Why don’t polar bears slip and fall when they run on ice? Why do they only live in the Arctic?

In the circus, black bears and brown bears are often the main “comic characters”; they can be seen clumsily tumbling head over heels, holding their heads with both “hands,” much to the amusement and laughter of the audience.

These bears commonly seen are generally stout in stature, with broad heads and faces, covered all over with stiff black or brown fur. They measure about 1.5 meters in length and can weigh up to 300 kilograms. Due to their appearance resembling dogs, they are referred to as “dog bears” in the northeastern forests where they are most commonly found. In some regions, they are also known as “black cross-eyed bears.”

In the Arctic region, there is a species of bear with snowy white fur, commonly known as the “polar bear.” Polar bears are much larger than black bears, with thicker and denser fur. They have flat heads, thick necks, and small ears. Their round eyes glitter brightly. Their claws are not particularly sharp, but their paws are exceptionally large. The fur on their bodies can range from yellow to silvery-white. The largest polar bears can reach lengths of about 3 meters and weigh over 500 kilograms. They have a thick layer of subcutaneous fat that provides insulation against the cold. They are powerful swimmers and skilled predators, capable of hunting seals and fish underwater. On ice, they are adept at catching birds. Strangely, polar bears can sprint astonishingly fast on ice and snow, despite the surface being as slippery as glass. This is because their large paws are covered with a thick layer of dense fur, similar to insulated boots made of felt, which prevents them from slipping on ice and snow. Therefore, polar bears can dash across ice as if running on land, without any risk of slipping.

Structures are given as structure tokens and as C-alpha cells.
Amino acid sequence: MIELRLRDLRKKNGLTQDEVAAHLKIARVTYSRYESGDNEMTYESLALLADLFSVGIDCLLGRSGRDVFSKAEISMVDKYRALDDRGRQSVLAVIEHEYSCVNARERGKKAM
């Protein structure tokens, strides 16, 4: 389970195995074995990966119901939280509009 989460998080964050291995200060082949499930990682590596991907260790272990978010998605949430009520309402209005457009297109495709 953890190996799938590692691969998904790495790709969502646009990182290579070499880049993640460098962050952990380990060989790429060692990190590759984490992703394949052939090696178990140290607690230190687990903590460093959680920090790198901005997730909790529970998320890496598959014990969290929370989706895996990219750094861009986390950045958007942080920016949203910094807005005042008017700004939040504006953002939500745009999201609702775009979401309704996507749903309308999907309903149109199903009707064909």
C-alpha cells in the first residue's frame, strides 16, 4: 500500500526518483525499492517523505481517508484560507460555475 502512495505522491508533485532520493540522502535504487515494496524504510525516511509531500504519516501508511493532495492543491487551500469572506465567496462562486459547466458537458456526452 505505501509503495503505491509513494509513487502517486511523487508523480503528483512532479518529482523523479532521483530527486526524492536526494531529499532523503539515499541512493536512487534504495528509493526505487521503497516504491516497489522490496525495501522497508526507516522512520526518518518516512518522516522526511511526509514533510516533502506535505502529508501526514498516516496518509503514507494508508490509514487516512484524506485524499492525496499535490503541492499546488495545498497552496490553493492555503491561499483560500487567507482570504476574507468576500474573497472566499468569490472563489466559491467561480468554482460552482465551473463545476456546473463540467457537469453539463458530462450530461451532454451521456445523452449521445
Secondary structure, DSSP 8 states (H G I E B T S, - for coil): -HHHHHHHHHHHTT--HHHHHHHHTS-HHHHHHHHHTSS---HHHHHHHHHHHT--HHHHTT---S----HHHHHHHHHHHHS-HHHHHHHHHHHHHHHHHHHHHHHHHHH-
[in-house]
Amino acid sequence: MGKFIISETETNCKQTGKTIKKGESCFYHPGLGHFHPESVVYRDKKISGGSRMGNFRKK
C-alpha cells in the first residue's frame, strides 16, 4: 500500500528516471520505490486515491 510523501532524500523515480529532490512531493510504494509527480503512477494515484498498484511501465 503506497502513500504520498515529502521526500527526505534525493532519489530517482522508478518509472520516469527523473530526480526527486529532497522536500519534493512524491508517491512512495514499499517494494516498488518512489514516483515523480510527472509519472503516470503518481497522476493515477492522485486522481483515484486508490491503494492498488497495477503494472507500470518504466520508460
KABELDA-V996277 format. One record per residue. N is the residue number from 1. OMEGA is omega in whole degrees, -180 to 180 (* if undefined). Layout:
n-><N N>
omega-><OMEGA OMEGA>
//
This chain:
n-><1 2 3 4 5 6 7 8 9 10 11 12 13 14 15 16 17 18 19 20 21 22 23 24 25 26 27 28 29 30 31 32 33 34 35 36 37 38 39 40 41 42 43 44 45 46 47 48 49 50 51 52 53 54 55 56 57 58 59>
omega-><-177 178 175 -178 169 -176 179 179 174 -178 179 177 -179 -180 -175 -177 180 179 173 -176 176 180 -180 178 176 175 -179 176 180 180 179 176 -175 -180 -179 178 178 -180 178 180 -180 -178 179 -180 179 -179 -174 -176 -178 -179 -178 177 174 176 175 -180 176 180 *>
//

However, given that both the Arctic and Antarctic are worlds of ice and snow, why do polar bears only live in the Arctic and not in the Antarctic? This question is tied to the evolutionary history of life on Earth.

In the distant past, there were no predators like tigers, wolves, lions, or bears on Earth. Later, these carnivores appeared in Europe first. In search of food, they spread across several connected continents, even venturing into Africa and the Americas. However, Australia and Antarctica were isolated by vast seas from other continents at that time, so these carnivores never reached these regions. The carnivores that spread across different continents gradually adapted to various local conditions and temperatures. Lions chose to settle in hot Africa, while polar bears settled in the Arctic. Thus, up to now, polar bears are found only in the Arctic region.